In the early ruleset, players drew one card each turn, so it didn’t make much sense to be guessing the top card. The object of the game quickly changed to guessing the bottom card of the deck. This worked out great because it didn’t change much, and allowed me to utilize all the great deck manipulation effects I loved from Magic in a new and interesting way.

At first, the game had no flavor. Zero. None. Maybe less than none. It was just numbers and words. I struggled for a long time on how to fix that. At this point, I called the game “Bottoms Up” and thought it might be a good bar game for drunken Magic players who would have fun struggling to remember numbers.

Rump sample cards

For a long time, there were no “guesses” as they are manifested in the final game. Instead, you would just garner information via process of elimination and deduction by playing cards. Once both players passed, the game went to a guessing phase where each player got a single guess. If they were right, they won. Otherwise, the person with the higher number on the bottom won. This meant there was a gambit players could do where they just tried to get a really high number on the bottom of their deck. It helped that all the cards could be played on yourself or your opponent, and in different capacities. This allowed the game to have different strategies where you could be aggressive about seeking out your opponent’s card or be defensive about keeping your own a secret but making your number higher.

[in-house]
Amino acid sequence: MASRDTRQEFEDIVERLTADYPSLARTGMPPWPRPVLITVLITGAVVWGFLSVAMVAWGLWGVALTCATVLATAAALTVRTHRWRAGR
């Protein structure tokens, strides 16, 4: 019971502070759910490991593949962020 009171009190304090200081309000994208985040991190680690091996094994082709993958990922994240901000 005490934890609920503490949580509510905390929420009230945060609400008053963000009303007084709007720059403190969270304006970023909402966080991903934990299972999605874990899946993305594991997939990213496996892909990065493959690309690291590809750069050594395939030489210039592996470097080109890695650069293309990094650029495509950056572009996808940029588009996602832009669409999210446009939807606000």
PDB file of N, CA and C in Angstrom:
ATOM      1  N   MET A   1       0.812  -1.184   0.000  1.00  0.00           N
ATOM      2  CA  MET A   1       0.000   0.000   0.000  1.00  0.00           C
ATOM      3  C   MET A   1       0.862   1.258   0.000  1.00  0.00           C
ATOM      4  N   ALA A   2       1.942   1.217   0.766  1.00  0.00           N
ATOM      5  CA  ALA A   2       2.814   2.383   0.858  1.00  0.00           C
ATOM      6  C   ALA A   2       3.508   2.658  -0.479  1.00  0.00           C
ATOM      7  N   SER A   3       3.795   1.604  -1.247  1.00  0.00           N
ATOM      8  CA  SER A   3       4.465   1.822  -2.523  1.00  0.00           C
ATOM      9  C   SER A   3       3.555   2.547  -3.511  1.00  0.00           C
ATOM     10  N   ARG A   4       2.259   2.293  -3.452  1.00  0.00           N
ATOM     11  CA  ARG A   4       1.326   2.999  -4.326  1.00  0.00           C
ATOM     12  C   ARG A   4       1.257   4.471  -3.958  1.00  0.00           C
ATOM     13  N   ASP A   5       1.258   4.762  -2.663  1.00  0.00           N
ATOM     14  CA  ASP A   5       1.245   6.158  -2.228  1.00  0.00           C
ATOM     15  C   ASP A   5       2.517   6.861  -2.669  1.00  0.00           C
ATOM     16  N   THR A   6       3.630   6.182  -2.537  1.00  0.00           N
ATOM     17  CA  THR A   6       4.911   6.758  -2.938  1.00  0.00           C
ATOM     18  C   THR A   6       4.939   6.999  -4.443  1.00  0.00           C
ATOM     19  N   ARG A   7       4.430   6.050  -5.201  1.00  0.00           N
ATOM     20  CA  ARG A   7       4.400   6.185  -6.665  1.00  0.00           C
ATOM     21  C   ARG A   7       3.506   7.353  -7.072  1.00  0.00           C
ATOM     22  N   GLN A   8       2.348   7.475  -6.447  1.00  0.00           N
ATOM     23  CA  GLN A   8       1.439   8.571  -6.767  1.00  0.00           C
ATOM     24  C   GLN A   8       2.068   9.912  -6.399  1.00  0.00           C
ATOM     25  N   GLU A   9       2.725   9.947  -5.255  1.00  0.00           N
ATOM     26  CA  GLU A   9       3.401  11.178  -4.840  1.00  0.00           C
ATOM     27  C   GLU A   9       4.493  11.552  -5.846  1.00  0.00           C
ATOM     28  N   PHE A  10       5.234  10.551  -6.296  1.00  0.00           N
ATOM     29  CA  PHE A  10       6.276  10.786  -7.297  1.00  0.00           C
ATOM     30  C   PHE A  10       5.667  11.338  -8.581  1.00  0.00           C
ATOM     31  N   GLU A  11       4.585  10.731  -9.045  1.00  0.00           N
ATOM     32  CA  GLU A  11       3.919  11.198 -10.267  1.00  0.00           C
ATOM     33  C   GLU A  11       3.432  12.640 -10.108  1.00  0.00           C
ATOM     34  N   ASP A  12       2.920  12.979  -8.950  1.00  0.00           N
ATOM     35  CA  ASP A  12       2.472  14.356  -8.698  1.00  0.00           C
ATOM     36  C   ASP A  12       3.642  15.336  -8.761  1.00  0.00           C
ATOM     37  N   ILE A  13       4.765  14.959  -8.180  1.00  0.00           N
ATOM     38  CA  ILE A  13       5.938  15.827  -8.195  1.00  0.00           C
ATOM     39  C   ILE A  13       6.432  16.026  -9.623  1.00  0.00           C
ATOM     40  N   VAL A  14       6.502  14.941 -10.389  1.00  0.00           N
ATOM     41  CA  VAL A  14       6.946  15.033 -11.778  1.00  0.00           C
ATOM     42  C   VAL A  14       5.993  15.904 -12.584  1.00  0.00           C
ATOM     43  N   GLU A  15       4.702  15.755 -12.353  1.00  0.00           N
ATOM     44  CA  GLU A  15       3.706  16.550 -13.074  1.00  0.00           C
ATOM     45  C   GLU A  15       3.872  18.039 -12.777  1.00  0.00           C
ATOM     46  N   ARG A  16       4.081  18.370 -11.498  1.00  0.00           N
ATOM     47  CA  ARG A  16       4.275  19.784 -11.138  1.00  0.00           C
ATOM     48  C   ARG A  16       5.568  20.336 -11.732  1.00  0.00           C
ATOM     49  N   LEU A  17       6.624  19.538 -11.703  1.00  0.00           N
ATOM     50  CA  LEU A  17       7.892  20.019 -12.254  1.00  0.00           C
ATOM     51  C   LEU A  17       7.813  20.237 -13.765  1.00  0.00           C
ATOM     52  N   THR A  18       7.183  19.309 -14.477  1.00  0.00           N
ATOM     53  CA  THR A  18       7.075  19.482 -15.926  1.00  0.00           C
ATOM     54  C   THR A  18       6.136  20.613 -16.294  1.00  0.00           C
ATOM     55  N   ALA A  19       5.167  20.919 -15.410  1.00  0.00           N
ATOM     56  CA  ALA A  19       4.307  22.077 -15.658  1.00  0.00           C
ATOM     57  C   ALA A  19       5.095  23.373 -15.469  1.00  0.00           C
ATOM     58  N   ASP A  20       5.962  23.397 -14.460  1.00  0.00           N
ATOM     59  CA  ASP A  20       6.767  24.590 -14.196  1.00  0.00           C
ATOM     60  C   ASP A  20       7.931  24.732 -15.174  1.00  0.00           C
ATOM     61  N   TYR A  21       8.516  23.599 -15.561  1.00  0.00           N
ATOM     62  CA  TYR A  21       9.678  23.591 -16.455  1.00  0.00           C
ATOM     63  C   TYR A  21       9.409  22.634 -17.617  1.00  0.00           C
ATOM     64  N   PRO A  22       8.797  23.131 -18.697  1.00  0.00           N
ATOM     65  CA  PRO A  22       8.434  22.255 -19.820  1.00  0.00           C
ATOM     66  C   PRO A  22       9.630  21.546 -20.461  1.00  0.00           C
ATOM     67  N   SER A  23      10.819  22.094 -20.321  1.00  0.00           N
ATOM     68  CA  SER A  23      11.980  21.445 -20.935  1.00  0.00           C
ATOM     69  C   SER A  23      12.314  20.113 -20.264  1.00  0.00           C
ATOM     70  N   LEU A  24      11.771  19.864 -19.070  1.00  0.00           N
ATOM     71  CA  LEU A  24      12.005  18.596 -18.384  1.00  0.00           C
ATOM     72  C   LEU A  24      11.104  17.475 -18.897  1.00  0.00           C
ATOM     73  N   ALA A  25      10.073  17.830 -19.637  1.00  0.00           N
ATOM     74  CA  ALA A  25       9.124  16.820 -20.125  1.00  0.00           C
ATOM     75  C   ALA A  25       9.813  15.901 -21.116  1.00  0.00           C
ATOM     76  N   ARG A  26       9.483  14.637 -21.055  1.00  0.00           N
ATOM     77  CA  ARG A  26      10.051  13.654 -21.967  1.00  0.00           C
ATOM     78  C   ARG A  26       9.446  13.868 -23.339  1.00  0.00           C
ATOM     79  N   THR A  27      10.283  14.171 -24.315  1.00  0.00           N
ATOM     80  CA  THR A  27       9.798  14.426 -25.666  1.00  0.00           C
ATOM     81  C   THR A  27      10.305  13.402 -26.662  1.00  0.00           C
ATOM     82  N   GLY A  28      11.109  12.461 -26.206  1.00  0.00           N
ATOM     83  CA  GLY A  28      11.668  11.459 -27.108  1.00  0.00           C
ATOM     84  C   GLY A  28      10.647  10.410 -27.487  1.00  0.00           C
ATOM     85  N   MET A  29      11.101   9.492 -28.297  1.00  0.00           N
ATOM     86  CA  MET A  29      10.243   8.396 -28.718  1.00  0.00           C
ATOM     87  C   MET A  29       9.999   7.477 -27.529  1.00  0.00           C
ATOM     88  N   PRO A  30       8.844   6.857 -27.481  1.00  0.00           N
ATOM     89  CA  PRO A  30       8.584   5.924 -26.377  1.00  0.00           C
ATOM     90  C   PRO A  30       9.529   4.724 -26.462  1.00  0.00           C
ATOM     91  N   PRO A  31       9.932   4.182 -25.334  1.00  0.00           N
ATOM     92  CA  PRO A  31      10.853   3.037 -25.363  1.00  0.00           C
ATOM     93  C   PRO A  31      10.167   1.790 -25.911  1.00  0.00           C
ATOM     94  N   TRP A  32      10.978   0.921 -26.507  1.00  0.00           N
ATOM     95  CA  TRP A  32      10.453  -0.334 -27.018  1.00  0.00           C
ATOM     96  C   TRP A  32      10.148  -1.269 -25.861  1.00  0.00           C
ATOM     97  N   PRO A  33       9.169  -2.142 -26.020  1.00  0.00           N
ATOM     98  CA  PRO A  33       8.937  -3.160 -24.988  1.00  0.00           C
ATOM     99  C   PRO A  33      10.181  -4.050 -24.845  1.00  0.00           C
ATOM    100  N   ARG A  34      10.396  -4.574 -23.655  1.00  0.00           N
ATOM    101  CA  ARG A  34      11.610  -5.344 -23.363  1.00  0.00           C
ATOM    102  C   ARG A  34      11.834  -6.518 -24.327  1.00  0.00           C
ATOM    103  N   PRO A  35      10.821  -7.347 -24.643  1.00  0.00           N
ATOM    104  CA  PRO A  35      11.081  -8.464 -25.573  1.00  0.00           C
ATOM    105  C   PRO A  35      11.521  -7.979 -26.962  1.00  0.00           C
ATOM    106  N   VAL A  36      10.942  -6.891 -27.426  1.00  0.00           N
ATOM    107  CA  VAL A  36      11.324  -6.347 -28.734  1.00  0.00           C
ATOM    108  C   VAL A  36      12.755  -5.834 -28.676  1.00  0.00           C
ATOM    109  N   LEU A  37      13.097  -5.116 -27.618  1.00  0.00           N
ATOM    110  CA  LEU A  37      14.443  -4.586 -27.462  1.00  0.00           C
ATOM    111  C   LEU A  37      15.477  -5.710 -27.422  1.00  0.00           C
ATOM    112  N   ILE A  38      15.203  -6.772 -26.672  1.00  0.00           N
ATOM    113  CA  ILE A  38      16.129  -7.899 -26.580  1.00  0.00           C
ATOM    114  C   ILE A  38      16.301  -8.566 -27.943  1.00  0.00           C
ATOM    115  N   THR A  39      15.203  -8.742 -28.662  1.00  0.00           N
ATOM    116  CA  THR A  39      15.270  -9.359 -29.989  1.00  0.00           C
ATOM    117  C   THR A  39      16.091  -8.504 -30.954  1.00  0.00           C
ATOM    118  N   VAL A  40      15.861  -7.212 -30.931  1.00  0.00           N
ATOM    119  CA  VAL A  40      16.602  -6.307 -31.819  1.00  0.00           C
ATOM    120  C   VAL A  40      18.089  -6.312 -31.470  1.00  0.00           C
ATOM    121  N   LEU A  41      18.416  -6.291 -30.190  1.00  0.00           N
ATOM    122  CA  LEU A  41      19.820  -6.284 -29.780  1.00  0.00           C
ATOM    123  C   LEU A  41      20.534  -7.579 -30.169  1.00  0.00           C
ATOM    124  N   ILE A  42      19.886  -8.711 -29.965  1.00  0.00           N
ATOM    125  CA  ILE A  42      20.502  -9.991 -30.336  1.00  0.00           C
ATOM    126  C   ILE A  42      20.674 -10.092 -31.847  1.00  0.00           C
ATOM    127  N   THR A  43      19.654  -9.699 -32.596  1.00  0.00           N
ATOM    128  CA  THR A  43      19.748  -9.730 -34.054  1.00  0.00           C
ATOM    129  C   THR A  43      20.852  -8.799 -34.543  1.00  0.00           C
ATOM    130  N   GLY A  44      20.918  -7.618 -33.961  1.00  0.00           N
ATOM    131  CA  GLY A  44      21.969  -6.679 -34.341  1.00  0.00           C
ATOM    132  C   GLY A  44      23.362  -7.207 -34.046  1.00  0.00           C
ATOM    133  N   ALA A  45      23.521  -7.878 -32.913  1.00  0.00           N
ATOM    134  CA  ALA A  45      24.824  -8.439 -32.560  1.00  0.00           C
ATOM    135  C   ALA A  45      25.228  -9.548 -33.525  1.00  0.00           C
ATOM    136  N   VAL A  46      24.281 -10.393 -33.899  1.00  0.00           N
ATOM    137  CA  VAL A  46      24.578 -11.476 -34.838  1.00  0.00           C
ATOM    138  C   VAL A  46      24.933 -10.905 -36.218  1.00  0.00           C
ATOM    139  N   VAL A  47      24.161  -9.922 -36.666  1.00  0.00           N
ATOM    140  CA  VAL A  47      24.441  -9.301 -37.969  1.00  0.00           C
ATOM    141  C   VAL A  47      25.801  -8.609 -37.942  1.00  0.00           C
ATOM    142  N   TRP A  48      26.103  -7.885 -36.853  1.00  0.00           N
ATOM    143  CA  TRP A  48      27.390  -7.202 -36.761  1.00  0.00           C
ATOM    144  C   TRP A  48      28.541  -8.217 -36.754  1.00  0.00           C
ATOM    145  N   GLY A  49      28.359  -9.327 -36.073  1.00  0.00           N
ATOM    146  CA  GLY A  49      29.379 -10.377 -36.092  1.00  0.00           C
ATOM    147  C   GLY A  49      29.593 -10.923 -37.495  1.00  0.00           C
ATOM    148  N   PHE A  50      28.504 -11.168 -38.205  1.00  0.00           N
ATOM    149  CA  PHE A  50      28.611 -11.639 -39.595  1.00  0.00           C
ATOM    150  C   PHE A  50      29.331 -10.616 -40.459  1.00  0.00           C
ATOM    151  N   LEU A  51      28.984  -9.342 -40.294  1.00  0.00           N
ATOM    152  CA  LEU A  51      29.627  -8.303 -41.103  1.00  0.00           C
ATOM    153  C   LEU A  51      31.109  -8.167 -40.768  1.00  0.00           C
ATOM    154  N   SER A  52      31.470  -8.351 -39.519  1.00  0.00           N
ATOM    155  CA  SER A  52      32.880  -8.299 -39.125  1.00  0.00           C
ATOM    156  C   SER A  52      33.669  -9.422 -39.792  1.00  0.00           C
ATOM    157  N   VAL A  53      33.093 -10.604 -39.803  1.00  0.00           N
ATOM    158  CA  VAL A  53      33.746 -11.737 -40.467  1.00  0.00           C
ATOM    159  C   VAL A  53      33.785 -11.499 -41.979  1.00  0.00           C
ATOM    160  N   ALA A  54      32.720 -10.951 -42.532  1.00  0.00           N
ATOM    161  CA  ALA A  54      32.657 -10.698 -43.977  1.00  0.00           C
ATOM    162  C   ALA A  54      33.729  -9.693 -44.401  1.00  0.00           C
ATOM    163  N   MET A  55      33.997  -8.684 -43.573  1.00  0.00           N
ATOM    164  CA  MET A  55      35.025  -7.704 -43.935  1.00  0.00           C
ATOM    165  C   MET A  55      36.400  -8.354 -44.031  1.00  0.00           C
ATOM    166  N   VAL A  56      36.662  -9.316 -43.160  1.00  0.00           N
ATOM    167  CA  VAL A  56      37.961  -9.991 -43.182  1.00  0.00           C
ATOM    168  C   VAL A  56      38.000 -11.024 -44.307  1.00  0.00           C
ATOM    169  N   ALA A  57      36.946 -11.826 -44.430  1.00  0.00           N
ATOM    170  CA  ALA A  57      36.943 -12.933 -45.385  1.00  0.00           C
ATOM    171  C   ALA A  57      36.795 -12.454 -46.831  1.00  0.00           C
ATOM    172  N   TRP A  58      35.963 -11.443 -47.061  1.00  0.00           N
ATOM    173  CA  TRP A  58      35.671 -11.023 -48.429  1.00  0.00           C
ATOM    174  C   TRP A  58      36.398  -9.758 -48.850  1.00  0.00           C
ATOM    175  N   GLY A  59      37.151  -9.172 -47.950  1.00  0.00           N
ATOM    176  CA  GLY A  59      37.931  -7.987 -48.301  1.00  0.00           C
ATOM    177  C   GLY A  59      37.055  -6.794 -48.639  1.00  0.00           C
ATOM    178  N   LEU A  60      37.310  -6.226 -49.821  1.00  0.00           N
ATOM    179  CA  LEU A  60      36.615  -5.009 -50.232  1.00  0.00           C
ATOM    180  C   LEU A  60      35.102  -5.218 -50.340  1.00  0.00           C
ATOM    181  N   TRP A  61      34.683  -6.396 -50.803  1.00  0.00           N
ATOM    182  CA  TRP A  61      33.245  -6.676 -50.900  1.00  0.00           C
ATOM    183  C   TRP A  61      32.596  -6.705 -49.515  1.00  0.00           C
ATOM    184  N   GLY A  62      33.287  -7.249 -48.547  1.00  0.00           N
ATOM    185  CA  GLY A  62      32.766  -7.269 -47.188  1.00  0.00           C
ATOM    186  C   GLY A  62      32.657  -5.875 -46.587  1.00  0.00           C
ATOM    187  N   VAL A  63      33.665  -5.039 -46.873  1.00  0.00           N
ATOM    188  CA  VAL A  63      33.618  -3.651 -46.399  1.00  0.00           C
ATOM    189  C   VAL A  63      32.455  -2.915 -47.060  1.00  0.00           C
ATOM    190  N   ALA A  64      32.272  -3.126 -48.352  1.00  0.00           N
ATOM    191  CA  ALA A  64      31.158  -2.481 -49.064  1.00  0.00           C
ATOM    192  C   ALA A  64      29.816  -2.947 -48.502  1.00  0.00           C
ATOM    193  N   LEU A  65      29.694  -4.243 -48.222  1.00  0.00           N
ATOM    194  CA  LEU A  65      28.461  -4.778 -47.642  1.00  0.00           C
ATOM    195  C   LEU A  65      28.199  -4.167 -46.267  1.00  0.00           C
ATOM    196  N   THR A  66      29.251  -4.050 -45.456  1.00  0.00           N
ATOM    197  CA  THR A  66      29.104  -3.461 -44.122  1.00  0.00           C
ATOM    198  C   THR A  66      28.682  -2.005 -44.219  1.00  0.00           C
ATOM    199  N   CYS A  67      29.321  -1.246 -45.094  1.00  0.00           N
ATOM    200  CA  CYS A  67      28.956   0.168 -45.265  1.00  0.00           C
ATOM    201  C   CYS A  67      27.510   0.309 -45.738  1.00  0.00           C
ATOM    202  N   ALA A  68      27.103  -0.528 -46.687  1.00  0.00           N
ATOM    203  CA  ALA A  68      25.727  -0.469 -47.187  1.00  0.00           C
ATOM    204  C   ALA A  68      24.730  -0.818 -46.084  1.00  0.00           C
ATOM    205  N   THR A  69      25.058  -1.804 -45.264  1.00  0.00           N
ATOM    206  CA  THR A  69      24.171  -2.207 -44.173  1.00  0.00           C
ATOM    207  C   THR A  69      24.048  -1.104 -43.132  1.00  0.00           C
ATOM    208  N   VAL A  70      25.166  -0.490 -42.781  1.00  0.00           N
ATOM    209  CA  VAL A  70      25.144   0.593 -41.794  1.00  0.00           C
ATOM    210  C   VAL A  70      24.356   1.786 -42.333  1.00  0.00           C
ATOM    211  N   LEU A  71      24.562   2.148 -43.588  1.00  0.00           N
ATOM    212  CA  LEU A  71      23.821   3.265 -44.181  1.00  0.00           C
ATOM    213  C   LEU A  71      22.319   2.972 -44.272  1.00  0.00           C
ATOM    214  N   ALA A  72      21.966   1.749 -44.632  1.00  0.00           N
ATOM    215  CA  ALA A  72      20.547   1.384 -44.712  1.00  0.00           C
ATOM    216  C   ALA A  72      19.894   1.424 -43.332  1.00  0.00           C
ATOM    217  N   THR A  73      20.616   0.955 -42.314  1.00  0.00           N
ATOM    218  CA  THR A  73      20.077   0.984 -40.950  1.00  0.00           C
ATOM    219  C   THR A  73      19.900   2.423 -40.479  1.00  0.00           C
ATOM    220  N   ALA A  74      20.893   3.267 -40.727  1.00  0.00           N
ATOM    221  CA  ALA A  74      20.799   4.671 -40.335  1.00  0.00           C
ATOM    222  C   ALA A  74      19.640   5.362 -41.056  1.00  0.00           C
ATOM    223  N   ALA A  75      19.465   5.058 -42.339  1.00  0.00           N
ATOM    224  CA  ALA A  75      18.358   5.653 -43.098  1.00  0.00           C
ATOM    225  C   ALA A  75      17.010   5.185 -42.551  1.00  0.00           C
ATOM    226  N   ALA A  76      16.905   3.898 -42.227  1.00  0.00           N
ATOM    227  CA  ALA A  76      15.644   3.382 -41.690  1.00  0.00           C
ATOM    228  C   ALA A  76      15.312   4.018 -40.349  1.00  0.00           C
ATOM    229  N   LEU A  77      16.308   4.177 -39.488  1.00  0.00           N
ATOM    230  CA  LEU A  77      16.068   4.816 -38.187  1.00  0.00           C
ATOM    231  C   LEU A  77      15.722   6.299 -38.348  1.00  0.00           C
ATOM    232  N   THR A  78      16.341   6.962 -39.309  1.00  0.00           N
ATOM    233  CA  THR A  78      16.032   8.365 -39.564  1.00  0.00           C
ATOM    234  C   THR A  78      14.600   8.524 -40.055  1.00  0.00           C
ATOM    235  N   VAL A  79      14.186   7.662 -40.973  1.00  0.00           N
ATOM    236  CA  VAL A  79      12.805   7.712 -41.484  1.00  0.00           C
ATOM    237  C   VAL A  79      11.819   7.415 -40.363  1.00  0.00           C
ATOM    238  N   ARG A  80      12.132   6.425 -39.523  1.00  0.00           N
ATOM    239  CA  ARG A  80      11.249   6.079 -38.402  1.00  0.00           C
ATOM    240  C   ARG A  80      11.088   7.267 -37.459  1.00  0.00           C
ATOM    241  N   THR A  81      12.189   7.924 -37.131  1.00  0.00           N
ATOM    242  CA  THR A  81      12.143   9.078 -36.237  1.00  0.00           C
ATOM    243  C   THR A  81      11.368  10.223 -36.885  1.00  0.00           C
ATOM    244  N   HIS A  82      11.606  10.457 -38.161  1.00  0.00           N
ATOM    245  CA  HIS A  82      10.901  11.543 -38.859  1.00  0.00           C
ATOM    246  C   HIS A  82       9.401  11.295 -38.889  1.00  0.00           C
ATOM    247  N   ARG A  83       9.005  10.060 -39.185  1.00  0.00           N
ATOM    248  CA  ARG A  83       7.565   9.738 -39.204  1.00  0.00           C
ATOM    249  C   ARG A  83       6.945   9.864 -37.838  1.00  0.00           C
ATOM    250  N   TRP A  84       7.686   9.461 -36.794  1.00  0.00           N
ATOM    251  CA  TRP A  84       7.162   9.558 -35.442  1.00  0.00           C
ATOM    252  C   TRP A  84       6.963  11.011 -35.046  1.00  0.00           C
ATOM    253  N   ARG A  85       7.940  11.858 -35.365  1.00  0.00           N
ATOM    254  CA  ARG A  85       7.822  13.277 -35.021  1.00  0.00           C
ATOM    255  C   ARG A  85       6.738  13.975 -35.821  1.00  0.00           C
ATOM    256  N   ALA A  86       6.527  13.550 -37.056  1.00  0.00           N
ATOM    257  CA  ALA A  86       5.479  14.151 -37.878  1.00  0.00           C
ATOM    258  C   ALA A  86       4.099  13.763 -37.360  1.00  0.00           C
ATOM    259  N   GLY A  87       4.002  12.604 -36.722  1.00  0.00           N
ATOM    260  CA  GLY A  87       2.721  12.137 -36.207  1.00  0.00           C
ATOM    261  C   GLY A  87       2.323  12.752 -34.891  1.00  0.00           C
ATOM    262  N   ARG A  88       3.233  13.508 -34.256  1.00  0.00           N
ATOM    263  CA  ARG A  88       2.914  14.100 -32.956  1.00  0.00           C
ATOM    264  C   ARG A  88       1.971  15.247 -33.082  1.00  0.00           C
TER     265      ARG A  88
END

Then, something unexpected happened.

I got a call from Wizards of the Coast – they wanted me to come work for them as a member of Magic R&D. I was thrilled, as this was always a dream of mine. They didn’t allow employees to work on any side projects though, so I had to set the game down. My career in game design was off to a real start!

Fast forward about 8 years.

I was now a seasoned game design veteran. I had worked at Wizards, SOE, and Dire Wolf Digital. I was about to join up with a company called Z2. To my delight, they actually allowed their people to work on side projects, as long as it didn’t interfere or compete with their mobile games business. At this point I had released many games, but never had one with my name on the front, so I decided to get back into making board games.